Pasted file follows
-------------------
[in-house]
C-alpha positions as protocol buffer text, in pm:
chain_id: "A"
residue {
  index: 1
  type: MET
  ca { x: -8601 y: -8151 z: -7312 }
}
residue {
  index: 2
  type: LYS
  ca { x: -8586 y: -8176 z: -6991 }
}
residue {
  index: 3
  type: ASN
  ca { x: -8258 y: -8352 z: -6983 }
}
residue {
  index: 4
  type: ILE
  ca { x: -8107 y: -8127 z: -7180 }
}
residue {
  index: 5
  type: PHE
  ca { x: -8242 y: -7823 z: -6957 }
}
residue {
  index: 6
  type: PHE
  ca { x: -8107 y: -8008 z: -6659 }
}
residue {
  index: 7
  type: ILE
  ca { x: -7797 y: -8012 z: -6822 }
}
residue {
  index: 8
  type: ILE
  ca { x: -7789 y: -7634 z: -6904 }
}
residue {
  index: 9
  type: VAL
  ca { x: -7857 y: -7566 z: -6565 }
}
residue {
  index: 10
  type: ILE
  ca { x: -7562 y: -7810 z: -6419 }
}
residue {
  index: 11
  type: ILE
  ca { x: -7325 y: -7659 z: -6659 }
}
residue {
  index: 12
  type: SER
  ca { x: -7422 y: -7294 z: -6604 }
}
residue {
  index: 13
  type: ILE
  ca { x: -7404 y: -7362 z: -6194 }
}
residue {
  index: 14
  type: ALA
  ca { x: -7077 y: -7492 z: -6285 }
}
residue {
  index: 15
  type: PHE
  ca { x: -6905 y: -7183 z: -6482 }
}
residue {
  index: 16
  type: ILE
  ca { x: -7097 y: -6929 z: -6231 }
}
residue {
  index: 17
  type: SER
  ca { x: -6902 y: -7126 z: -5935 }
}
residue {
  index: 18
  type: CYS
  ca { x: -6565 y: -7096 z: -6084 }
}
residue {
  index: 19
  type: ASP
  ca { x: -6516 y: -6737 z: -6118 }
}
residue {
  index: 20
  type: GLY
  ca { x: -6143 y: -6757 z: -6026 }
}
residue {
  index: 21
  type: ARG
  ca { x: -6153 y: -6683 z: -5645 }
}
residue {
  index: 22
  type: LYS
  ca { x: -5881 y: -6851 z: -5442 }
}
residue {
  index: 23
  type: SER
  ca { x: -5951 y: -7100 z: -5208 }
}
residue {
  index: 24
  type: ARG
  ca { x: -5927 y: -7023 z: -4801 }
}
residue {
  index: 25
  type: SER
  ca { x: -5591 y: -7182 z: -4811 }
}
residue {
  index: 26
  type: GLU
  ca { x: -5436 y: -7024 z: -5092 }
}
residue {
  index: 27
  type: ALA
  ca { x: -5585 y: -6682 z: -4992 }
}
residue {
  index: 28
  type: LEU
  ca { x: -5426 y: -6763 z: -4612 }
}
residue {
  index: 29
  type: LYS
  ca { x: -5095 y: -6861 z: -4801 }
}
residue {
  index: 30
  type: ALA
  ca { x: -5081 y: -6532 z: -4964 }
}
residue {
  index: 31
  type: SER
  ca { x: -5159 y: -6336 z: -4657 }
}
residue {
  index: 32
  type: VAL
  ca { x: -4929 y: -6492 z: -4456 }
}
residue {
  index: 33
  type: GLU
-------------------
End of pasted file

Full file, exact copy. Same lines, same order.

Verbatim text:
[in-house]
C-alpha positions as protocol buffer text, in pm:
chain_id: "A"
residue {
  index: 1
  type: MET
  ca { x: -8601 y: -8151 z: -7312 }
}
residue {
  index: 2
  type: LYS
  ca { x: -8586 y: -8176 z: -6991 }
}
residue {
  index: 3
  type: ASN
  ca { x: -8258 y: -8352 z: -6983 }
}
residue {
  index: 4
  type: ILE
  ca { x: -8107 y: -8127 z: -7180 }
}
residue {
  index: 5
  type: PHE
  ca { x: -8242 y: -7823 z: -6957 }
}
residue {
  index: 6
  type: PHE
  ca { x: -8107 y: -8008 z: -6659 }
}
residue {
  index: 7
  type: ILE
  ca { x: -7797 y: -8012 z: -6822 }
}
residue {
  index: 8
  type: ILE
  ca { x: -7789 y: -7634 z: -6904 }
}
residue {
  index: 9
  type: VAL
  ca { x: -7857 y: -7566 z: -6565 }
}
residue {
  index: 10
  type: ILE
  ca { x: -7562 y: -7810 z: -6419 }
}
residue {
  index: 11
  type: ILE
  ca { x: -7325 y: -7659 z: -6659 }
}
residue {
  index: 12
  type: SER
  ca { x: -7422 y: -7294 z: -6604 }
}
residue {
  index: 13
  type: ILE
  ca { x: -7404 y: -7362 z: -6194 }
}
residue {
  index: 14
  type: ALA
  ca { x: -7077 y: -7492 z: -6285 }
}
residue {
  index: 15
  type: PHE
  ca { x: -6905 y: -7183 z: -6482 }
}
residue {
  index: 16
  type: ILE
  ca { x: -7097 y: -6929 z: -6231 }
}
residue {
  index: 17
  type: SER
  ca { x: -6902 y: -7126 z: -5935 }
}
residue {
  index: 18
  type: CYS
  ca { x: -6565 y: -7096 z: -6084 }
}
residue {
  index: 19
  type: ASP
  ca { x: -6516 y: -6737 z: -6118 }
}
residue {
  index: 20
  type: GLY
  ca { x: -6143 y: -6757 z: -6026 }
}
residue {
  index: 21
  type: ARG
  ca { x: -6153 y: -6683 z: -5645 }
}
residue {
  index: 22
  type: LYS
  ca { x: -5881 y: -6851 z: -5442 }
}
residue {
  index: 23
  type: SER
  ca { x: -5951 y: -7100 z: -5208 }
}
residue {
  index: 24
  type: ARG
  ca { x: -5927 y: -7023 z: -4801 }
}
residue {
  index: 25
  type: SER
  ca { x: -5591 y: -7182 z: -4811 }
}
residue {
  index: 26
  type: GLU
  ca { x: -5436 y: -7024 z: -5092 }
}
residue {
  index: 27
  type: ALA
  ca { x: -5585 y: -6682 z: -4992 }
}
residue {
  index: 28
  type: LEU
  ca { x: -5426 y: -6763 z: -4612 }
}
residue {
  index: 29
  type: LYS
  ca { x: -5095 y: -6861 z: -4801 }
}
residue {
  index: 30
  type: ALA
  ca { x: -5081 y: -6532 z: -4964 }
}
residue {
  index: 31
  type: SER
  ca { x: -5159 y: -6336 z: -4657 }
}
residue {
  index: 32
  type: VAL
  ca { x: -4929 y: -6492 z: -4456 }
}
residue {
  index: 33
  type: GLU